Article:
Monday, September 10, 2007
Saddle Mountain Hike, installment 5....cabin
The cabin has no indoor plumbing, of course. This is the view of the outhouse from the door of the cabin. Can you imagine finding your way down across the rocks in the middle of the night, pouring rain or thick fog with only a kerosene lamp because you had one too many cups of coffee? I wonder how many fire lookout keepers ended their career by falling off their lookout?
Please notice that the cabin and outhouse are held fast to the ground with the help of cables. I can't imagine being up here in a high wind, sitting in the biffy and hearing those cables sing.
Once inside the cabin you can see that there is a small fridge and stove. They may have been run by propane or gas...but I can't figure how they would have refilled or replaced the tanks up here, unless they were bringing in all the supplies by helicopter (not possible for the first of the lookout keepers).
The coffee cups and washbasin...well just about everything is still here. It must be just too much effort to take it away. Surprisingly, the lookout has not really been terribly vandalized (except for names and dates scrawled and carved all over the walls). All but one of the windows is still intact (and I think it was there last year when I was up) and all the appliances are whole. There is rat poop in all the cupboards, and, well, everywhere else. Who knows what they're eating in there? There's no food that I could see.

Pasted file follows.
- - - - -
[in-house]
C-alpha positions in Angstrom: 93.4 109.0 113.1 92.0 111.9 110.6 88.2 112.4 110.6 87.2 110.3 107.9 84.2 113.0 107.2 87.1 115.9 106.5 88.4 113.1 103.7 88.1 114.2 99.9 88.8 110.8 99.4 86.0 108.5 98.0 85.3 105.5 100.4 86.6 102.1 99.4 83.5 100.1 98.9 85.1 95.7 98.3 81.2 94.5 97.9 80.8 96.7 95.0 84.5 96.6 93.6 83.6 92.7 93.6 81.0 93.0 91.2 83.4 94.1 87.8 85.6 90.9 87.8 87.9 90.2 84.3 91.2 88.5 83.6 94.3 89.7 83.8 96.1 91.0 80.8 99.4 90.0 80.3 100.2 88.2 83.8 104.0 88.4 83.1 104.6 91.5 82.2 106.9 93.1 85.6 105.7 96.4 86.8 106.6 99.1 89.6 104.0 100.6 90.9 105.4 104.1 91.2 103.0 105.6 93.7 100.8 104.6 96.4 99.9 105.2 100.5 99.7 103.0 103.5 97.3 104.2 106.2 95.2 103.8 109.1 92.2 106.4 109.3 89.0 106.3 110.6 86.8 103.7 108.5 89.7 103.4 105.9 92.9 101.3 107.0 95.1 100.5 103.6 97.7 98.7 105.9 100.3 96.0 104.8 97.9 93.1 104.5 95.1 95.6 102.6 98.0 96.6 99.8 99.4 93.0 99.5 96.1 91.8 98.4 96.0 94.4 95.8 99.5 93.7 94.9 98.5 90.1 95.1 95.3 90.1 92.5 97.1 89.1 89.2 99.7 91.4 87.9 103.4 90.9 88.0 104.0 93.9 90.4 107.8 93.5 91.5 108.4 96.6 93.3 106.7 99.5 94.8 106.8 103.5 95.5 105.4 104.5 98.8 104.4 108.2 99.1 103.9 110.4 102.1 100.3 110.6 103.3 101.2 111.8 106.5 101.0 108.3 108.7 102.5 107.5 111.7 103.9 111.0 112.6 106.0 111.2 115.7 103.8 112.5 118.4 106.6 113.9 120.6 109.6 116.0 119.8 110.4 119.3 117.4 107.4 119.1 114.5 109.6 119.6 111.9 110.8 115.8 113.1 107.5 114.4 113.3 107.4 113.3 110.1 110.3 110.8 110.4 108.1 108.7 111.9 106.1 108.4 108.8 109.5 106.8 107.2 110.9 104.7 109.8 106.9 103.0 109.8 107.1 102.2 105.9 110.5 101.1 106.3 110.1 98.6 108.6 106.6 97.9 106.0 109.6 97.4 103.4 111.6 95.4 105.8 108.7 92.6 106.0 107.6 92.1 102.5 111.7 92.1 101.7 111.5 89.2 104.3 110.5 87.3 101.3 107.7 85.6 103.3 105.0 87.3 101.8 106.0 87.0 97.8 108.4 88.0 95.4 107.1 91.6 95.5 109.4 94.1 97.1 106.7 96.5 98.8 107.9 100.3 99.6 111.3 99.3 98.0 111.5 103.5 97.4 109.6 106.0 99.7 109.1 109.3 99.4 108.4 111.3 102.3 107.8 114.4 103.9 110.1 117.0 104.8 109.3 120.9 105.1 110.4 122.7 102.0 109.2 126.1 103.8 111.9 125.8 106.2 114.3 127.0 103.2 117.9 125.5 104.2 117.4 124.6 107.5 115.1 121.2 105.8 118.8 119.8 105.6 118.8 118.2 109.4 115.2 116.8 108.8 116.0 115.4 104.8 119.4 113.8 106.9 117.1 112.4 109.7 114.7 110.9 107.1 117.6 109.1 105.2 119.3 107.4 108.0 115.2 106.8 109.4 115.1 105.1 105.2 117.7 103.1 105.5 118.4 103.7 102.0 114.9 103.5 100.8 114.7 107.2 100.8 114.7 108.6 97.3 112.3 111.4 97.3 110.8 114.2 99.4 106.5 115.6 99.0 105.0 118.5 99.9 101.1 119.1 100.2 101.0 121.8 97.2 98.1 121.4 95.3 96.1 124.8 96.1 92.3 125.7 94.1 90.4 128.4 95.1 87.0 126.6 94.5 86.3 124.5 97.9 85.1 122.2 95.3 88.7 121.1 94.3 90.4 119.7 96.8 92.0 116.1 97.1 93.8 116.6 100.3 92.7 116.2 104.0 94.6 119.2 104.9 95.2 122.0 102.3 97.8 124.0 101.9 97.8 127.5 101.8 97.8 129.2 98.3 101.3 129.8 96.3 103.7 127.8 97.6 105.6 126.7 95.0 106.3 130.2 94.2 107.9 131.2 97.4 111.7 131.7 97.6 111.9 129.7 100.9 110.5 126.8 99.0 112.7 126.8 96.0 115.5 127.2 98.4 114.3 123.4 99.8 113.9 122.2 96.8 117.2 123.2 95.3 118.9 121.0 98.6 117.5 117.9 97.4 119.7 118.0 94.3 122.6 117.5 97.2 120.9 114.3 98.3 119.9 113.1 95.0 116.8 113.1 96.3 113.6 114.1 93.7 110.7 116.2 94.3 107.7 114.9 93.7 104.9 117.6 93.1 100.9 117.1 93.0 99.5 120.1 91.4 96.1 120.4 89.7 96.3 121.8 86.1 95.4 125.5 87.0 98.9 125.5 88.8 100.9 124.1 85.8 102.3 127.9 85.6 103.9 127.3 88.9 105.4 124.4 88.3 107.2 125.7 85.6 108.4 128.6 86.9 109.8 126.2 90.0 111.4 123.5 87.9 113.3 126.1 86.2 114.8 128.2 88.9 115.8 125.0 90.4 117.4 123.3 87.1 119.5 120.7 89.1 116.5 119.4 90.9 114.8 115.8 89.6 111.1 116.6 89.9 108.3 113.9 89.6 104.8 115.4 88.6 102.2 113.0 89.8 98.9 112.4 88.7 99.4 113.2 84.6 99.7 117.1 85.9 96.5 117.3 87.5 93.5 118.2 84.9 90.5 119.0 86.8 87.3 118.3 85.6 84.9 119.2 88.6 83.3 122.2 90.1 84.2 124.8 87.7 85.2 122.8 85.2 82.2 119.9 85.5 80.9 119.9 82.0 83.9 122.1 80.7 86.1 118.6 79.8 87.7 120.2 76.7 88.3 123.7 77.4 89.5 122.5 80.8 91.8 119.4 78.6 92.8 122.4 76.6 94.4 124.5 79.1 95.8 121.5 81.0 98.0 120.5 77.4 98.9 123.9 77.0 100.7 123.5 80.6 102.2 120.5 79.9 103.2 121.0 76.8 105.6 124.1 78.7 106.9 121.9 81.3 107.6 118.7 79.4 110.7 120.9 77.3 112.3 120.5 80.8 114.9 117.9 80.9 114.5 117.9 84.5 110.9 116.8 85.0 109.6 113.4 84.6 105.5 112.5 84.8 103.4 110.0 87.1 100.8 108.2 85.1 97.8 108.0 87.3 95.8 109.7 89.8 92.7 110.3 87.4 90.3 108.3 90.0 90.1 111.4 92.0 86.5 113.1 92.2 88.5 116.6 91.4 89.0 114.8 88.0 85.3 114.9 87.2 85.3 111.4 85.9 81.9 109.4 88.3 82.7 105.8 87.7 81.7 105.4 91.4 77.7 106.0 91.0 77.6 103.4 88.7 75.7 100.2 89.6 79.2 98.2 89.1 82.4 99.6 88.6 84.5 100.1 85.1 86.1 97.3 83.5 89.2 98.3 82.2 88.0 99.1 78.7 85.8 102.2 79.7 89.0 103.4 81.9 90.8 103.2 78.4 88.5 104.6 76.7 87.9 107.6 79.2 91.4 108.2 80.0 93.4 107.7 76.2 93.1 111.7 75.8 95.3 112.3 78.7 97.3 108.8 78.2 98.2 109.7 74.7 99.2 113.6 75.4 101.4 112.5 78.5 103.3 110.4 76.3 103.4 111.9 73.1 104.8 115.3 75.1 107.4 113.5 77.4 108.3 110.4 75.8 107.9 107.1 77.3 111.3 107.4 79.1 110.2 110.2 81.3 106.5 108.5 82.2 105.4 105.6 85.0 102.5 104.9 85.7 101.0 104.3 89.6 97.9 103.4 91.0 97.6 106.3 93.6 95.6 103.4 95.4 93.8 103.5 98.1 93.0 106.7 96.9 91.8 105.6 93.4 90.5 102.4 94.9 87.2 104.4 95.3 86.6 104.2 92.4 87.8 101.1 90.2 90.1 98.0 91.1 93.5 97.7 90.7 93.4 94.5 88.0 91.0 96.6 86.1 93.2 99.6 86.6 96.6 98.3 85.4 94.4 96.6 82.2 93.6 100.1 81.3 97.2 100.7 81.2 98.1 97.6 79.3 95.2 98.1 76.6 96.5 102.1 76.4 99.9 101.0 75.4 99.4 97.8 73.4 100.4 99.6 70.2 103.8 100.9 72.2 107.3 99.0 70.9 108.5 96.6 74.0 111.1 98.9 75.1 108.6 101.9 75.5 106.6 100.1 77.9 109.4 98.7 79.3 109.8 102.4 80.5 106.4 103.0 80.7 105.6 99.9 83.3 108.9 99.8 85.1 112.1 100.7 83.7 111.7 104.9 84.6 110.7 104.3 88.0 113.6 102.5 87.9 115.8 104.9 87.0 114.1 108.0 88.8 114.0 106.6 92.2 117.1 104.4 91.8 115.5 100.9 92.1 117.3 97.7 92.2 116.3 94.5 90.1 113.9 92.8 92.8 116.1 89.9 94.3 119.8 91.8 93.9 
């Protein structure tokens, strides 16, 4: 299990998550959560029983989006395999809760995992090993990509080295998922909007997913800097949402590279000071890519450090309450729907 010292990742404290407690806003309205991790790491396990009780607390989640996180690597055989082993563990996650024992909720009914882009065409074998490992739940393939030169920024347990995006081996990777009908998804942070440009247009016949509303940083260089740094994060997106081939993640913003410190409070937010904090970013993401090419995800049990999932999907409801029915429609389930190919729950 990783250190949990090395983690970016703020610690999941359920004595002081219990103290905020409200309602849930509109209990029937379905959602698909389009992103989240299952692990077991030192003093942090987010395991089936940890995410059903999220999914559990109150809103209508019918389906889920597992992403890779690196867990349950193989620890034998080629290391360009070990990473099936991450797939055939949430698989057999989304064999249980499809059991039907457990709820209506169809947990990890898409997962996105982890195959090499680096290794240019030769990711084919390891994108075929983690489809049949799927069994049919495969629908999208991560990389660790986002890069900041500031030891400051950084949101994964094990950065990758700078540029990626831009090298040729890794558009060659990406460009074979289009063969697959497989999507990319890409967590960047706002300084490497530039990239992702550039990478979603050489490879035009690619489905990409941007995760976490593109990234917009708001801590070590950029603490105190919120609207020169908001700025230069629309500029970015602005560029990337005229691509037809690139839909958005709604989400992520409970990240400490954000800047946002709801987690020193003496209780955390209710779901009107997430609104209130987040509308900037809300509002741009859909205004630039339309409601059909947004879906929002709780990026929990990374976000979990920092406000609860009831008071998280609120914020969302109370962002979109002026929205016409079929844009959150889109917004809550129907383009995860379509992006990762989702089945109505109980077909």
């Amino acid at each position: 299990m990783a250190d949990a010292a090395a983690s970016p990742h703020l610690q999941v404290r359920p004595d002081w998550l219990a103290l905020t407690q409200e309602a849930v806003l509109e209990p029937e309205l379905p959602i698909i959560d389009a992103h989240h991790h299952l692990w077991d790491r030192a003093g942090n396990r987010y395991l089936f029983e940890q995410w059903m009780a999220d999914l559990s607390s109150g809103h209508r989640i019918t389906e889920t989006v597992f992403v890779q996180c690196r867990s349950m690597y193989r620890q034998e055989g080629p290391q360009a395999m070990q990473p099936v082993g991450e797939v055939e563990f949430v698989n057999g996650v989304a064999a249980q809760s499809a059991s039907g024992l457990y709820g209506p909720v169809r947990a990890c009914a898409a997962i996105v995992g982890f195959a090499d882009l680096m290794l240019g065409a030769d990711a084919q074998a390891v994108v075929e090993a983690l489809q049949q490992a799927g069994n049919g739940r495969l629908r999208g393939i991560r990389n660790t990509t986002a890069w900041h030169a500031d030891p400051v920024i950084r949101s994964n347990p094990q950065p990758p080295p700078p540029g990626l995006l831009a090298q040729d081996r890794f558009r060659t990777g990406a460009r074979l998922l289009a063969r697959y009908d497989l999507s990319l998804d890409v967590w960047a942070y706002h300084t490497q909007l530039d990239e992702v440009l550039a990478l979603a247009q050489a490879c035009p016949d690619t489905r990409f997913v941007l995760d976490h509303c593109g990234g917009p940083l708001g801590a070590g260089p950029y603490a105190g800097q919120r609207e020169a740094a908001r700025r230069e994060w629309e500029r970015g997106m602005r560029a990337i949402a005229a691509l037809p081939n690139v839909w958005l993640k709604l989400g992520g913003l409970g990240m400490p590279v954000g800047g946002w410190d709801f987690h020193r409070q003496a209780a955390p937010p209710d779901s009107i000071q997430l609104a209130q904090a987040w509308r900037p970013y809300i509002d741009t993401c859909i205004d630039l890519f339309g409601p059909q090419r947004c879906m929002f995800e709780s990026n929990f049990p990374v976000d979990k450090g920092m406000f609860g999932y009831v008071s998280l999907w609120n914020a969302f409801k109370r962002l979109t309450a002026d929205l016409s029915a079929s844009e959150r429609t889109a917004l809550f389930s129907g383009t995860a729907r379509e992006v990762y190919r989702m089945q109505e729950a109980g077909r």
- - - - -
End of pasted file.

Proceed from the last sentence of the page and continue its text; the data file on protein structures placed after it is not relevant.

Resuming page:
Even all the charting equipment is still there, in the the cabin.
The photo at left is out the window, North, of town. It seems like it's tremendously far away. And very, very small.
This would have been the fire lookout keeper's view, each morning as he left the cabin to do whatever fire lookout keepers did in those days.
We really were on top of the world.
Thanks for sticking with me this far.
The photos don't give the tremendous sense of scale that we had there. If you can imagine being so high up that there's nothing above you, nothing hampering your view in any direction...we spend our lives in this part of the world down deep in the valleys of these huge behemoth rocks. Our sunrises and sunsets are false ones, as our hours of light are measured in the time it takes for the sun to rise over one mountain and set behind another. It's tremendously liberating to climb up above it all and look back down. It gives a profound sense of perspective, reminds me of my place within the world, within geological history, reawakens my sense of wonder.